As Etihad Airways seriously considered buying a stake in Serbia’s national airline about three years ago, the carrier was in rough shape.
Then called JAT Airways, it was controlled by the government, burdened by a small, older fleet incapable of flying longer routes and crippled by debts. But where others saw a bloated national airline, Etihad saw opportunity. It took a 49 percent stake.
As is Etihad’s usual approach, it drove a hard bargain. Despite not having a majority interest, it would need to actively manage the airline for five years. It would also fire many employees, and close the carrier’s home office. Abu Dhabi-based Etihad also refused to be responsible for JAT’s debts.
“When an airline is broken and it’s on the edge of vanishing forever, you have to be very hard nosed on how you intend to turn it around,” James Hogan, president and CEO of Etihad Aviation Group, said to Skift. “We weren’t part of the past. Why should we assume the debts going forward?
That airline now has a new name, an upgraded fleet and a fresh culture. It’s Air Serbia, and on June 23, it launched the first trans-Atlantic service from a Serbian airline since 1992, flying five times per week between Belgrade and New York.
In the short-term, Air Serbia will focus mainly on nonstop passengers. But over time, it expects it will carry more passengers from the United States to markets across the Balkans and Eastern Europe.
“The Balkans is a huge market and all the carriers in the Balkans are broken,” Hogan said.
Typical Etihad Strategy
This is business as usual for Etihad, which has made investing in troubled, smaller airlines a major part of its strategy. Elsewhere in Europe, Etihad owns pieces of Air Berlin and Alitalia, two carriers that have long struggled against larger competitors. Though Etihad has helped improve operations at both airlines, neither Air Berlin nor Alitalia is yet reliably profitable.
As with other carriers in its group, Etihad has called on Air Serbia management to change how it operates. Already, the airline has little in common with its predecessor.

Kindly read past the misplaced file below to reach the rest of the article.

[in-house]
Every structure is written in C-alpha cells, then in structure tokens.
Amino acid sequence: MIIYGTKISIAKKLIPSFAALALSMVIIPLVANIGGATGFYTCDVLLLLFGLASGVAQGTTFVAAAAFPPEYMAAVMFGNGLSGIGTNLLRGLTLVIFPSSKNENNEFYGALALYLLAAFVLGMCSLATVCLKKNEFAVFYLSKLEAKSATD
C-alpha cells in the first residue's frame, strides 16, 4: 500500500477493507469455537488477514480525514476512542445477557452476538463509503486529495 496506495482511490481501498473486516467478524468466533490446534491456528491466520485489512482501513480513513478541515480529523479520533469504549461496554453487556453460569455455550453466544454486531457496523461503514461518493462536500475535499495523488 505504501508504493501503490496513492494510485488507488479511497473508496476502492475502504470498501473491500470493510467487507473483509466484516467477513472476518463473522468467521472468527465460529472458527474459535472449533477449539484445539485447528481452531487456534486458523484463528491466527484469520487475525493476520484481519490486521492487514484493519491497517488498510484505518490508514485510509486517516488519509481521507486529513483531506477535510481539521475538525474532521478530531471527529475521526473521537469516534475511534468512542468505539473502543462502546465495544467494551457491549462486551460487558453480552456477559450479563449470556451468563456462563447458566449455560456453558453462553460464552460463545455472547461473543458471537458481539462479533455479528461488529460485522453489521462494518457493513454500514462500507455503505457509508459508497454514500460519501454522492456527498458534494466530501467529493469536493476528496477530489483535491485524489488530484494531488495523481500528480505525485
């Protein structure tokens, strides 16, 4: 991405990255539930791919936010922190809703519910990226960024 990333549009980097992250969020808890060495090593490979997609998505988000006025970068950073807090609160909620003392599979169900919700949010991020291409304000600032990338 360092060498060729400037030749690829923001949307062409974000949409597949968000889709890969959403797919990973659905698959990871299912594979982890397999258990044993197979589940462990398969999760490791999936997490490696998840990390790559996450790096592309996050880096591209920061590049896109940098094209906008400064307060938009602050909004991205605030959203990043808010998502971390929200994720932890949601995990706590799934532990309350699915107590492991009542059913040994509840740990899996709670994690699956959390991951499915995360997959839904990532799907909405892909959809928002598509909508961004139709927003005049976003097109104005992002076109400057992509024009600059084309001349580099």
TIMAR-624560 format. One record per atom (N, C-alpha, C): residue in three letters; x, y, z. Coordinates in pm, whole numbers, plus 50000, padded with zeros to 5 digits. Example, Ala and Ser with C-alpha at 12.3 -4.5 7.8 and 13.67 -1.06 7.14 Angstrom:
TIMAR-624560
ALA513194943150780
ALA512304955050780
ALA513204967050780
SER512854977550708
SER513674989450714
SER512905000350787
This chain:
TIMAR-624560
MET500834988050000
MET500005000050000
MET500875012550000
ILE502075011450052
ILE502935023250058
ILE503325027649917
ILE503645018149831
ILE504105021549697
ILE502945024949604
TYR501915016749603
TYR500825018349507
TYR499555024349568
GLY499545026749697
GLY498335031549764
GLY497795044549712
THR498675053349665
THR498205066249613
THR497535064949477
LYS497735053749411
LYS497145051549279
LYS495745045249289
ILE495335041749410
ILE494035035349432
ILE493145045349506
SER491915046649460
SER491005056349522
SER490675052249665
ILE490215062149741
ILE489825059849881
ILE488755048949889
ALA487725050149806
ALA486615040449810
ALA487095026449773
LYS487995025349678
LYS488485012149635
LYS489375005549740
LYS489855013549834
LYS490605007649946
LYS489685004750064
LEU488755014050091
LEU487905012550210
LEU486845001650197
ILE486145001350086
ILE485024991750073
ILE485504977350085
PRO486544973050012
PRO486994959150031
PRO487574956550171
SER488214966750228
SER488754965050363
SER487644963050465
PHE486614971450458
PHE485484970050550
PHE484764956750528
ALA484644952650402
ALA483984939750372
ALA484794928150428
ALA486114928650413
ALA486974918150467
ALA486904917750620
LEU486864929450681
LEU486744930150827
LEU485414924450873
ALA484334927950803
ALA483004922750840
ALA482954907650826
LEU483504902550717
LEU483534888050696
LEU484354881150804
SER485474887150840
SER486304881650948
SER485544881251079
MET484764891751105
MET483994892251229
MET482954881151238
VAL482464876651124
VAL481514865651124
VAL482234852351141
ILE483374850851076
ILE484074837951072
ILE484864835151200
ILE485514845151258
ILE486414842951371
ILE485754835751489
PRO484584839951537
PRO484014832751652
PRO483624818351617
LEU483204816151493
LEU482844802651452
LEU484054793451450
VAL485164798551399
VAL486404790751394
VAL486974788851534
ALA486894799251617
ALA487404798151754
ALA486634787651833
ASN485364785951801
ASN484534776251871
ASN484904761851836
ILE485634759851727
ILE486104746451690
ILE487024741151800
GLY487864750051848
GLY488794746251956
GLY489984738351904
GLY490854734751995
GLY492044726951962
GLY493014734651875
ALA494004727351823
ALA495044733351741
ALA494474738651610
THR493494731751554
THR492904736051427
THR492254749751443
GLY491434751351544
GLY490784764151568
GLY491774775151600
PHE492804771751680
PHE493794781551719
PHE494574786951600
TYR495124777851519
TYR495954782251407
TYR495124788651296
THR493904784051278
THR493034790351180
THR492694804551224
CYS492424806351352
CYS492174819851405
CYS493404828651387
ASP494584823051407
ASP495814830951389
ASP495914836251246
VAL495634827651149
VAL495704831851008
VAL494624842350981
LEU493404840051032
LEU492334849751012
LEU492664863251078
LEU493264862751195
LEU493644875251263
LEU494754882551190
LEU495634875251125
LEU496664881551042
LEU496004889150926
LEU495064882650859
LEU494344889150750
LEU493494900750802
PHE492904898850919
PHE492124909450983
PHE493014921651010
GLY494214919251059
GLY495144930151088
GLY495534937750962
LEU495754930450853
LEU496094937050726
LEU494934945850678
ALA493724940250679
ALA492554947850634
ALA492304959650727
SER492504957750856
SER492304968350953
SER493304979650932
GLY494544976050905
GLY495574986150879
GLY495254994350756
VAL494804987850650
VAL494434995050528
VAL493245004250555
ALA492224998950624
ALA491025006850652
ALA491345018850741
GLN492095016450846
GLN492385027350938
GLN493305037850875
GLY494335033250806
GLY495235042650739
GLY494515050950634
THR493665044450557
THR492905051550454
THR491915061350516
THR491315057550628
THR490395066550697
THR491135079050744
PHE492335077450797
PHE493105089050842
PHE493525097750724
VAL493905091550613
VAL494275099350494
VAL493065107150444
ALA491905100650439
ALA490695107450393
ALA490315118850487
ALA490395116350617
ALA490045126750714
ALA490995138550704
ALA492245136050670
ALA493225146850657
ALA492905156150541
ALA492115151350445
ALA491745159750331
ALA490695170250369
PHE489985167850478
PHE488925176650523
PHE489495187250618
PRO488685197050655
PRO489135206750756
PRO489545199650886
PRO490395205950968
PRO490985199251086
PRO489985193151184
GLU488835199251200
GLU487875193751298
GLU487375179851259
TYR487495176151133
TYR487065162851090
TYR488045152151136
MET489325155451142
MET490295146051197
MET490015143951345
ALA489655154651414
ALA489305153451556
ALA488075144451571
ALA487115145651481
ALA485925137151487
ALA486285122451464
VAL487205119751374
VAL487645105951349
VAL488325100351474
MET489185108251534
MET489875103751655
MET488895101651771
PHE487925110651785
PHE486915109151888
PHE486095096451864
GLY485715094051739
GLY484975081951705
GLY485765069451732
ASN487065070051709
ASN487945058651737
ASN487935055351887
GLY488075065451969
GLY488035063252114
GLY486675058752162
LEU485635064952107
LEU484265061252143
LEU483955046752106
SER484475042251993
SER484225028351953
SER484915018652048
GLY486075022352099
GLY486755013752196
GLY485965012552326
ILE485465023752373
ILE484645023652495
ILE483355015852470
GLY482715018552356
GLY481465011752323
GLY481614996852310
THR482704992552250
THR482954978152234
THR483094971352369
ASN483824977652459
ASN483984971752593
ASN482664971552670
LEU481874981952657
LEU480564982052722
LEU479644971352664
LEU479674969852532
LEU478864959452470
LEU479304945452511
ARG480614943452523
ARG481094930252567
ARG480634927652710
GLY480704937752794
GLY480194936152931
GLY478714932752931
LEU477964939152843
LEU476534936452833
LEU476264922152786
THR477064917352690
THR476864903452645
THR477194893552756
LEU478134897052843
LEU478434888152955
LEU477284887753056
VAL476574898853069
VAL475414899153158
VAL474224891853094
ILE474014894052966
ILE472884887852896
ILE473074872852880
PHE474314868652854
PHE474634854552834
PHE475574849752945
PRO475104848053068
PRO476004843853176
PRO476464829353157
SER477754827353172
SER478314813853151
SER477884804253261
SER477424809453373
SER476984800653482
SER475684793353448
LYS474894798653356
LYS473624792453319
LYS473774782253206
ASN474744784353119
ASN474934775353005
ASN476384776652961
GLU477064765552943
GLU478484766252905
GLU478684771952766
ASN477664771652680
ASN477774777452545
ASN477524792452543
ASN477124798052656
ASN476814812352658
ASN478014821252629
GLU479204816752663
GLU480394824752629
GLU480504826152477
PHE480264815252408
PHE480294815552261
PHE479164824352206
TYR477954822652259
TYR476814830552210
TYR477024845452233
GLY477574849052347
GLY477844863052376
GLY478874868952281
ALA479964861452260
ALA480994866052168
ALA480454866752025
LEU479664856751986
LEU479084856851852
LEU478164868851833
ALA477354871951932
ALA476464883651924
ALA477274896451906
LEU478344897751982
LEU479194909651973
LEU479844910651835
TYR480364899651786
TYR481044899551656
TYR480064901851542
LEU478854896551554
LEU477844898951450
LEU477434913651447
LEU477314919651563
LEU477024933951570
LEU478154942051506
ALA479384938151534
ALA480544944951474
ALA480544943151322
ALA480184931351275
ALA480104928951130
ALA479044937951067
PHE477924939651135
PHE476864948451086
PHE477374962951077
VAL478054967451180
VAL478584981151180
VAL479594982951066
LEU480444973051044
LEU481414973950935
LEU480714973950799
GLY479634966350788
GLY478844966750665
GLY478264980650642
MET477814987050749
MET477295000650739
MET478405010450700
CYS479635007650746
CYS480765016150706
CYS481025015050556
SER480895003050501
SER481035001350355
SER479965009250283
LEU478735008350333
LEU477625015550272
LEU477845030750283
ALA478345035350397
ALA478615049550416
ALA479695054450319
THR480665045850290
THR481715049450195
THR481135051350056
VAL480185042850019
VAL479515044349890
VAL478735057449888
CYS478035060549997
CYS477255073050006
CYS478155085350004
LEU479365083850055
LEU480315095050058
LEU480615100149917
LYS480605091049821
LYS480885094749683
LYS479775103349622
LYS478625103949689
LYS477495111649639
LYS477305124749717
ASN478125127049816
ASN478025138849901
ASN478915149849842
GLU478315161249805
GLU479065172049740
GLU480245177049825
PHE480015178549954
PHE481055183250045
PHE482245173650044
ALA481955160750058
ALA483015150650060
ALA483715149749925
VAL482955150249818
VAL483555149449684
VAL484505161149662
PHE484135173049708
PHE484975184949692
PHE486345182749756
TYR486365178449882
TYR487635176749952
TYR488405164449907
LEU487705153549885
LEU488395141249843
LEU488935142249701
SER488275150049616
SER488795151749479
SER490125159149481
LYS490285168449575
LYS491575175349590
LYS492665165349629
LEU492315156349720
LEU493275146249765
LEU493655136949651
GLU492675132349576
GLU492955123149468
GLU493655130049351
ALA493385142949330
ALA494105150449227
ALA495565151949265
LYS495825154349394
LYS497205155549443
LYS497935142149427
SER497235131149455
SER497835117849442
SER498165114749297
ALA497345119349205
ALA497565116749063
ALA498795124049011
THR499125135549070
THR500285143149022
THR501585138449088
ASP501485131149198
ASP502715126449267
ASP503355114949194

“We are not bound by legacy thinking,” Hogan said. “In the past, it wasn’t a public utility, but it was treated like a government department.”
Relying on Etihad helped Air Serbia return to New York faster than normally would be possible. Air Serbia had no widebody jets, so it is leasing an A330 from Jet Airways, another airline in which Etihad owns a stake.
The pilots for the new international service were trained in Italy with Alitalia, while flight attendants were sent to Etihad’s headquarters in Abu Dhabi.
“Air Serbia in their own right wouldn’t be able to mount a long haul service,” Hogan said.
Air Serbia is also relying on Etihad as it renews its fleet, replacing older Boeing 737s with newer Airbus A319s and A320s. The smaller airline gets help from Etihad on many of its other contracts, too.
“One of the challenges of most airlines is that they duplicate the overhead,” Hogan said. “All of our contracts are cross-linked. “We work as one on cost and on purchases and sourcing. It makes us efficient.”
As it has with other airlines, including Alitalia, Etihad refreshed Air Serbia’s brand, making it much hipper. As part of its trans-Atlantic flight launch, Air Serbia even bought a video advertisement in New York’s Time Square, an unusually bold approach for an airline with only one-long haul aircraft.
Etihad also has tried to install a new service ethos at Air Serbia.
“With some of the airlines, when they struggle, the shareholders were unable to invest in product or brand or service training,” Hogan said. “It’s like any business. You need to train and develop.”
But the goal is not to make Air Serbia an Etihad clone, Hogan said.
“We want all the businesses to maintain their own personality,” he said.
Limits of Ownership Laws
Etihad owns pieces of six larger airlines, and when possible, it tries to share resources. What makes the strategy unique is that Etihad does not have a majority interest in any other airline.
In addition to Air Serbia, Etihad owns 49 percent of Alitalia, 40 percent of Air Seychelles, 29 percent of Air Berlin, 24 percent of India’s Jet Airways and about 24 percent of Virgin Australia. Virgin Australia is more autonomous than the others, but most of the airlines rely on Etihad for considerable support, sharing aircraft, and suppliers.
Ideally, Etihad might own more of its partner carriers. But worldwide, airlines have some of the strictest ownership rules of any industry. It is generally impossible for an airline to buy a controlling interest in a carrier in another country, so Etihad often goes as far as laws allow.
“It’s one of the few sectors in the world that isn’t truly global,” Hogan said. “It is very difficult but I think the model that we have shows that, with the right agreements, you can win. You won’t have to have ownership over 51 percent.”
As for future investments, Hogan said none are imminent. But he noted that India has recently changed its foreign ownership rules, which could permit Etihad to take a bigger stake in Jet Airways. “We are reviewing the change in aviation policy,” he said.